After much speculation, it has been confirmed at the start of December that GVC Holdings is back on the acquisition trail, this time with Ladbrokes Coral as its target. In response Ladbrokes Coral’s share price leapt 34%, from 135p to 181p, as analysts looked at the prospects of a huge rationalisation programme that would yield up to GB£ 100 million in “synergy savings”.


I wonder what the brand names will be for the new company, if the deal goes ahead? Will the heritage of the Ladbrokes name be retained?  Maybe the Coral name will be transferred to all the shops or vice versa.  What will happen to Bwin, will it become Ladwin or Corwin? Or will these super brands have to retain their own identities?  

More importantly, this new conglomerate of gambling companies will charge into the FTSE 100 index.  Gambling companies, however, do not have a good record in the FTSE 100. William Hill, for example, has been promoted and relegated from the blue-chip index on a couple of occasions since it floated on the stockmarket.

Back in 2005 Partygaming was also a member of the FTSE 100 but soon dropped out after UIGEA in 2006. Partygaming might now return to the elite list but only as a brand in a much larger conglomerate.

Ladbrokes, too, has been there before under the management of Cyril Stein.  At one point it was the 28th largest company in the UK. How times have changed.

A company ranking in the FTSE is a good indicator of how the market measures the performance of that company relative to the market, and thus the economy. HSBC has held pole position for some time.

The combined forces of Ladbrokes Coral and GVC Holdings will have market capitalisation on current trading of GB£ 6.31 billion, placing it about 72nd in the index.  The new company, whatever its name, could possibly sit between DCC, a support services company, and Barratt Developments, the housebuilder.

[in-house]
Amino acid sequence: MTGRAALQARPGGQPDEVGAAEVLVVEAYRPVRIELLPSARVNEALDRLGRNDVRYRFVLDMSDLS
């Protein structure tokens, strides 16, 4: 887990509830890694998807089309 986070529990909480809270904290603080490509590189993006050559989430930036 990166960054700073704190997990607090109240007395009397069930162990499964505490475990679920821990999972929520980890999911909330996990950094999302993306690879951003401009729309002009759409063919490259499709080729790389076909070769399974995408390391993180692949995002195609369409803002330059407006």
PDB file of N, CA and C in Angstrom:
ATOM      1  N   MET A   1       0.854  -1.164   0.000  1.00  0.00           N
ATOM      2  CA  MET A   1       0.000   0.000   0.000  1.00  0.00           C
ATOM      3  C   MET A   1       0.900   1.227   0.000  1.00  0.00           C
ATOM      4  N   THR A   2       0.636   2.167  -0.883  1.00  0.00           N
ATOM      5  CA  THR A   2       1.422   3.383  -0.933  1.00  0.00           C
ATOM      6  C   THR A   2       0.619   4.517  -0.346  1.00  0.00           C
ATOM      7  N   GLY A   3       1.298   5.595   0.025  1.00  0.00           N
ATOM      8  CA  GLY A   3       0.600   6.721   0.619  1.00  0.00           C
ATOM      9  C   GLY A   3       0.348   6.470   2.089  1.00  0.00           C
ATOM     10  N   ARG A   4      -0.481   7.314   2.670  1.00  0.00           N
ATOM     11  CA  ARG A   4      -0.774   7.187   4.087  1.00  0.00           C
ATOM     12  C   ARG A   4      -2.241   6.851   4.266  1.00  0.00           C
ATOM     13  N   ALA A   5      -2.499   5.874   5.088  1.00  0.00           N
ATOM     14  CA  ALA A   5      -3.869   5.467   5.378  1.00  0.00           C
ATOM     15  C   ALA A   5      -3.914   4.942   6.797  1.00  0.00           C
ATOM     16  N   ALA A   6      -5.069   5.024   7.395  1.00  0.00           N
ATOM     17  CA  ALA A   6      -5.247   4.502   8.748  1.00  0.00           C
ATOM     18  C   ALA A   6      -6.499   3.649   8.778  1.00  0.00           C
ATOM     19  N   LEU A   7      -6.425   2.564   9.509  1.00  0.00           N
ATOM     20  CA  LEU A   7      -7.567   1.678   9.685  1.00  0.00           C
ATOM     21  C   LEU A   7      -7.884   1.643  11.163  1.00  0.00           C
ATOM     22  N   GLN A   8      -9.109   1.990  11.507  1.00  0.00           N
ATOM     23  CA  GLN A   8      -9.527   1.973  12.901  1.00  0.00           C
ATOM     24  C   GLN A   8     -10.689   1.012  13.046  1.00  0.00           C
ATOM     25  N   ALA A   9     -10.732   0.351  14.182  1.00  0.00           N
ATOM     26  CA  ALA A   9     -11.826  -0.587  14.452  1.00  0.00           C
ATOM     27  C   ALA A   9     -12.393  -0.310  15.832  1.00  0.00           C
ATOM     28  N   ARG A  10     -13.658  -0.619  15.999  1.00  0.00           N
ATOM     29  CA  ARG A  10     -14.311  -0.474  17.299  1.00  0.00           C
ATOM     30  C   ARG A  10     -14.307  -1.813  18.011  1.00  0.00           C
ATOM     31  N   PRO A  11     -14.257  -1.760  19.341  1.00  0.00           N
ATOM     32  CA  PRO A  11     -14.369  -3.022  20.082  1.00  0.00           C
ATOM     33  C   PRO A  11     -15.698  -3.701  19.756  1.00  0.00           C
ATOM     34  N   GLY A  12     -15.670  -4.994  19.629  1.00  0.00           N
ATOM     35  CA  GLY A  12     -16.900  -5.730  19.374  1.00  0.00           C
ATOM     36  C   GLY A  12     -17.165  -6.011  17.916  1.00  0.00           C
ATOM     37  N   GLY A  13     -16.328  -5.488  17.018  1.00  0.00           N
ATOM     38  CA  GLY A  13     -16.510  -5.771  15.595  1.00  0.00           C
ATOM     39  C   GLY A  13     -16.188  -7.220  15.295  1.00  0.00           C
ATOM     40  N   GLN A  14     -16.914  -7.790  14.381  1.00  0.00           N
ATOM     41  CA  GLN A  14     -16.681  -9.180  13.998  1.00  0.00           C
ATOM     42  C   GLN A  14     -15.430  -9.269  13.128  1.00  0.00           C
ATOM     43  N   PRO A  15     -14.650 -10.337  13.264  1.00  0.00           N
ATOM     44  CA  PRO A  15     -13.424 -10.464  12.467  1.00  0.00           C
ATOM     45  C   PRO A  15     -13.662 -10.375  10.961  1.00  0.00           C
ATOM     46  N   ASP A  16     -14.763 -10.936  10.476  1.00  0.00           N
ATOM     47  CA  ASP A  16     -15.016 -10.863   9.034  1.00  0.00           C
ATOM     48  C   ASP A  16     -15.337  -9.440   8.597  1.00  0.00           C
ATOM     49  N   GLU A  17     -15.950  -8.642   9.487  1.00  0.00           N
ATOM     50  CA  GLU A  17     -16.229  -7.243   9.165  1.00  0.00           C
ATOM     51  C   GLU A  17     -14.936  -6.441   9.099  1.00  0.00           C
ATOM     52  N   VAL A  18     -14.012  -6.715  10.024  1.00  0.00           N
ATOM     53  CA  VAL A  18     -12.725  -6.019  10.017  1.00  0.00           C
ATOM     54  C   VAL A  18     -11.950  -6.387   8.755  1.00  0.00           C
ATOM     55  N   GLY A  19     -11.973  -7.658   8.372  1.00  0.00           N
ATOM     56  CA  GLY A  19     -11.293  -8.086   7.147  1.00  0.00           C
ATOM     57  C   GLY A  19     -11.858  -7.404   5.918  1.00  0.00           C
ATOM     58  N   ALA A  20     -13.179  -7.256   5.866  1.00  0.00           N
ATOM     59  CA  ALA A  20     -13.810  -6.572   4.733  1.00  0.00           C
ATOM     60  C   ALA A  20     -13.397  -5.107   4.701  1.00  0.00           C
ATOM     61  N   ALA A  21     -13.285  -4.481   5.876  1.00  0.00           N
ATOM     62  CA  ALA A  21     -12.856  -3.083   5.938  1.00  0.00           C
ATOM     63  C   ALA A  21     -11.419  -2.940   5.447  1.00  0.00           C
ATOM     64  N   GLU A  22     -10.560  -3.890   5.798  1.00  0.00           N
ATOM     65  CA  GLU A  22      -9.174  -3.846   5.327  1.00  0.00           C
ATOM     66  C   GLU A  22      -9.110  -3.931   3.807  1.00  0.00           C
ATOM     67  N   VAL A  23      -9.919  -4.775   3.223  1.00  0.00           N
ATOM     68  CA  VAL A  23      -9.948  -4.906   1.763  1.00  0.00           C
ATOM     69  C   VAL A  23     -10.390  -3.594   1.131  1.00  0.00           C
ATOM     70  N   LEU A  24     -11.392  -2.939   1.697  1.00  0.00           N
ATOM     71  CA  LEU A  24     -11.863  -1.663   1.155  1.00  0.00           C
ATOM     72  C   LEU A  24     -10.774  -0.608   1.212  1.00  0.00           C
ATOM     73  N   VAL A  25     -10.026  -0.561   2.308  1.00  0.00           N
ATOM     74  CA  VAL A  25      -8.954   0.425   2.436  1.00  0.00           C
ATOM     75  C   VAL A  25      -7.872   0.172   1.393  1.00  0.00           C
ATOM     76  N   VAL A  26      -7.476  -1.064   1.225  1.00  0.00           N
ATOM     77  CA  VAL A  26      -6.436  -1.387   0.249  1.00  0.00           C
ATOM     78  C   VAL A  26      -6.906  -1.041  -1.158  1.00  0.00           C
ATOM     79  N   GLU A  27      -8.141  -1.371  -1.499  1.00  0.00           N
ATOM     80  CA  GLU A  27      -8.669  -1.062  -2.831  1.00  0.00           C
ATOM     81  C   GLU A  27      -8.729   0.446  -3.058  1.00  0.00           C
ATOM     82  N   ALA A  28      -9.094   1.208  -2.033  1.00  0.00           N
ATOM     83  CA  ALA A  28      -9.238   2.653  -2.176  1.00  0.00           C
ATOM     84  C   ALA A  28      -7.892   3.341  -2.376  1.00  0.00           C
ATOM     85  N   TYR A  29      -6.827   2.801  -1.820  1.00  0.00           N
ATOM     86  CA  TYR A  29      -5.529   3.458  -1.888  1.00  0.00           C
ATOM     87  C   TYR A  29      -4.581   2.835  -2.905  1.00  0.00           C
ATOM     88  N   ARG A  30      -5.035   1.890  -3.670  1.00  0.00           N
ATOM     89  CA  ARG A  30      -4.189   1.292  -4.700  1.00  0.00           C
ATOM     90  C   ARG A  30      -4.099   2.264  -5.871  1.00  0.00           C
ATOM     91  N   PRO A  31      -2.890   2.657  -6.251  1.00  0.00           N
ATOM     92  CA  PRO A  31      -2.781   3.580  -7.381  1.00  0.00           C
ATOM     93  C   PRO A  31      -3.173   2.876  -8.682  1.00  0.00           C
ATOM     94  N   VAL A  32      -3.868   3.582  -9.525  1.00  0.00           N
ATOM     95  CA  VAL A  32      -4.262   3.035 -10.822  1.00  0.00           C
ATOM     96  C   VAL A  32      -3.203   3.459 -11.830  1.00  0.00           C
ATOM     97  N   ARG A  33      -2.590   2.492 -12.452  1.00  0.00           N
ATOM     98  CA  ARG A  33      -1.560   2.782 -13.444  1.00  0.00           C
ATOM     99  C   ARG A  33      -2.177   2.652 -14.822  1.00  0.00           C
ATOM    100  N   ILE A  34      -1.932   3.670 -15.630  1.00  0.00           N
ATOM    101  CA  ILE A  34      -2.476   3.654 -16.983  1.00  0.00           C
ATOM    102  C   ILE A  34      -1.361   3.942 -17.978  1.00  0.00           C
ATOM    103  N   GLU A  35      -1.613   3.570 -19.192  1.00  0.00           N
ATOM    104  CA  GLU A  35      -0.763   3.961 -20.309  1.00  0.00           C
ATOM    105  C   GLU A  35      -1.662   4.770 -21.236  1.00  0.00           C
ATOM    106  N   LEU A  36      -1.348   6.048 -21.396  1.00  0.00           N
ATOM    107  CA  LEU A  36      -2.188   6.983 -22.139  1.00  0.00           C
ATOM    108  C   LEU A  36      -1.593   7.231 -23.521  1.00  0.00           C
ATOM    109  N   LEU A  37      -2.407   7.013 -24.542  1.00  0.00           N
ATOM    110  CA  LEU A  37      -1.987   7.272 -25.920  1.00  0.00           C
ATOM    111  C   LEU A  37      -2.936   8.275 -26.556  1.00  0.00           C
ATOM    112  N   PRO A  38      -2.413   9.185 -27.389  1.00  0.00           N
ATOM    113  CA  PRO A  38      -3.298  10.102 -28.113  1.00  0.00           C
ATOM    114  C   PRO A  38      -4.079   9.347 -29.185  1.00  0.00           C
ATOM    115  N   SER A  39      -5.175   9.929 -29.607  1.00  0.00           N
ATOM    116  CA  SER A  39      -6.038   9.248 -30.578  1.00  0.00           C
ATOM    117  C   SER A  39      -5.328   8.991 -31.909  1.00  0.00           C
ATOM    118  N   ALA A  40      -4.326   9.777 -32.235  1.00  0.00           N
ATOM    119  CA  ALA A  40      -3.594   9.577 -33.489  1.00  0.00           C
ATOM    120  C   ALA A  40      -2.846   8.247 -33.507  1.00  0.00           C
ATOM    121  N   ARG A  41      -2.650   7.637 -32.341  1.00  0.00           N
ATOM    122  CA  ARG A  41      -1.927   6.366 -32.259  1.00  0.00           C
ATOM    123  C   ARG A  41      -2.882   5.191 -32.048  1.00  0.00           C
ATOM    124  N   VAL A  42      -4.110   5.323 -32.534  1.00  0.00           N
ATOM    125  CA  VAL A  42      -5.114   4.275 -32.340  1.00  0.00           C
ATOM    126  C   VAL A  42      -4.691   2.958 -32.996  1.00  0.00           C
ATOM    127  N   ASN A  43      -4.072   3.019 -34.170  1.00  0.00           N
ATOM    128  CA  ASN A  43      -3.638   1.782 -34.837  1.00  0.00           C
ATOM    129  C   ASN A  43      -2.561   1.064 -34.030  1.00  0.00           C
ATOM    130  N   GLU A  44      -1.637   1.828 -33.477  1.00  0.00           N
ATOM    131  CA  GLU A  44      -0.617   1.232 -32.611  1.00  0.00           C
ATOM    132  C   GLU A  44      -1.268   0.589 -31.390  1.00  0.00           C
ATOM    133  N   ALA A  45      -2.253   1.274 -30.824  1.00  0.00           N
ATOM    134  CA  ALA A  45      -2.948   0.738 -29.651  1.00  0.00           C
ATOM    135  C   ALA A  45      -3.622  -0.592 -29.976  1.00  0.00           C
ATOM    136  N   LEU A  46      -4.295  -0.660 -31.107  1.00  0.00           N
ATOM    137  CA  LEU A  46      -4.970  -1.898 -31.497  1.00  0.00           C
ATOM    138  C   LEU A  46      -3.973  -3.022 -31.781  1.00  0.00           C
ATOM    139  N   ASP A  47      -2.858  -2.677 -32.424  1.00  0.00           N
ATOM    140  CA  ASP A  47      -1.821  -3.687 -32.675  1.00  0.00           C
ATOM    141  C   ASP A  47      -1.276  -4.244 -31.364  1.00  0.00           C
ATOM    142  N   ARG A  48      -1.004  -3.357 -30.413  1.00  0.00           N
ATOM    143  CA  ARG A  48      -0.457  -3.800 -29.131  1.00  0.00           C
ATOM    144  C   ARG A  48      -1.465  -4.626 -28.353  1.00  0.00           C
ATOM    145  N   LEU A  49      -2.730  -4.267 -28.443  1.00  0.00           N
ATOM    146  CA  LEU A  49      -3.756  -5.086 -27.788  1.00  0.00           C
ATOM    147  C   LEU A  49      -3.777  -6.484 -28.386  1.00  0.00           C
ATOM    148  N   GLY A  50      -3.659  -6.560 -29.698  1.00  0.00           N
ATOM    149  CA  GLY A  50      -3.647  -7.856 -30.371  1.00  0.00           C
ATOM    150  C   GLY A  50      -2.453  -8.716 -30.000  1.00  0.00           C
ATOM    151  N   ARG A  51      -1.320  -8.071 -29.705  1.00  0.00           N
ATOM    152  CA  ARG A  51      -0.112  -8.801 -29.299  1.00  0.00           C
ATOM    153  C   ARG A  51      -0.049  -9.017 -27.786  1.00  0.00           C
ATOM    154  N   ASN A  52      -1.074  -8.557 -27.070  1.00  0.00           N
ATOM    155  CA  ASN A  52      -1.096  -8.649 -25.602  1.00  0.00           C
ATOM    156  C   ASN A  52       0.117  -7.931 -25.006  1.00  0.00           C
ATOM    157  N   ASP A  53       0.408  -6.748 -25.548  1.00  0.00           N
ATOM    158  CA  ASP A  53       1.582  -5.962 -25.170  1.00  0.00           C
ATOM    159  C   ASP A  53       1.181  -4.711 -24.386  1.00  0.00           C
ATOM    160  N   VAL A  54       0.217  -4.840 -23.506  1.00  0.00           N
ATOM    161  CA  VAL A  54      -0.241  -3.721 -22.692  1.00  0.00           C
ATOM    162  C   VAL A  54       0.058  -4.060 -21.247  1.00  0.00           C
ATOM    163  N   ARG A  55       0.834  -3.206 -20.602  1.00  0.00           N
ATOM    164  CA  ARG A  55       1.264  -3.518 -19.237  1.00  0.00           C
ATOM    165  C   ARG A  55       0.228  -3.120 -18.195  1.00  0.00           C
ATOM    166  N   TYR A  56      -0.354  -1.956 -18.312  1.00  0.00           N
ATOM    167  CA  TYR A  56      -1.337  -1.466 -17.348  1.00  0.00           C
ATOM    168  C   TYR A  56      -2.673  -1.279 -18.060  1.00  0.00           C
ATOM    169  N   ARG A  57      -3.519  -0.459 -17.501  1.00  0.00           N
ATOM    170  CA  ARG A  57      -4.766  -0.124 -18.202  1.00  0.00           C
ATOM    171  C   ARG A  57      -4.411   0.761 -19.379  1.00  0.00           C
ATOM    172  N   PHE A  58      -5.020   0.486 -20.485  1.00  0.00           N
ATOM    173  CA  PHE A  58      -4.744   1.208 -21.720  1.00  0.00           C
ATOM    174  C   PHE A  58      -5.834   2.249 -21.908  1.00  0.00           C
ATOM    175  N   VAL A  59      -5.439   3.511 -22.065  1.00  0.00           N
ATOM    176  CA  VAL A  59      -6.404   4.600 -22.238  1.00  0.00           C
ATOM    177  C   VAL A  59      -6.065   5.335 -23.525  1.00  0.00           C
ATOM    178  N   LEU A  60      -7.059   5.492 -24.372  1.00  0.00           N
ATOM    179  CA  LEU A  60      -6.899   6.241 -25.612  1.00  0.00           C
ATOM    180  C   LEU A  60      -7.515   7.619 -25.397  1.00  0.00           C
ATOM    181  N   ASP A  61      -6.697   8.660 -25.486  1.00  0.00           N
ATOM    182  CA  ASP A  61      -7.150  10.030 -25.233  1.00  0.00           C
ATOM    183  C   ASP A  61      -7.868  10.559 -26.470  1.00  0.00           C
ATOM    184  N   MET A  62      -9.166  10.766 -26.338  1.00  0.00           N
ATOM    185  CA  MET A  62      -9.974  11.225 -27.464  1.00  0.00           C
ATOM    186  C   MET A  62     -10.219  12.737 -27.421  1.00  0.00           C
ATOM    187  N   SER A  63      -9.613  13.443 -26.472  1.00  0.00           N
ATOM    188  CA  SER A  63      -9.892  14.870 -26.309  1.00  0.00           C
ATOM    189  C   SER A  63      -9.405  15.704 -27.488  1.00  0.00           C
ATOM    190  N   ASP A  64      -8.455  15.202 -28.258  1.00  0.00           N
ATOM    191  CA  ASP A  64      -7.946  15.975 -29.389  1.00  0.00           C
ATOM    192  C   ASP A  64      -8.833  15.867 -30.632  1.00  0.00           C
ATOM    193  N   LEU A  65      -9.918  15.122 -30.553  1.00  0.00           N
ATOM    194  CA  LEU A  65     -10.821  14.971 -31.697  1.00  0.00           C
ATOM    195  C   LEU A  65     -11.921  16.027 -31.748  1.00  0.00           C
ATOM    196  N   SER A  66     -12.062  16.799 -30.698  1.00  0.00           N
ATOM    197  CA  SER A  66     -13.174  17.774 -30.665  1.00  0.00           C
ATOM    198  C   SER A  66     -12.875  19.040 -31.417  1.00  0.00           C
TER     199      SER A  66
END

Companies trading around that ranking in the FTSE 100 are: RSA (sector: insurance; profit before tax: GB£ 100m); Barratt (builder; GB£ 765m) DCC (services; GB£ 248m) Next (retail; GB£ 790m). These companies have a mean average profit before tax of GB£ 476 million.

Based on the 2016 accounts Ladbrokes Coral lost GB£ 213 million with the costs of the merger but came out in front in H1 2017 with a profit at GB£ 23m. In 2016 GVC Holdings lost GB£ 139m, again subject to the costs of acquiring BwinParty. The loss was reduced in H1 2017 to GB£ 6.6 million.

Will the new company be able to produce a profit in the region of GB£ 250m in order maintain a market capitalisation of £6.31 billion and a coveted FTSE place? If so, when? Paddy Power Betfair plc is almost there producing a profit before tax of GB£ 102m at the half way stage of 2017.

By Warwick Bartlett

Data from Financial Times, company accounts

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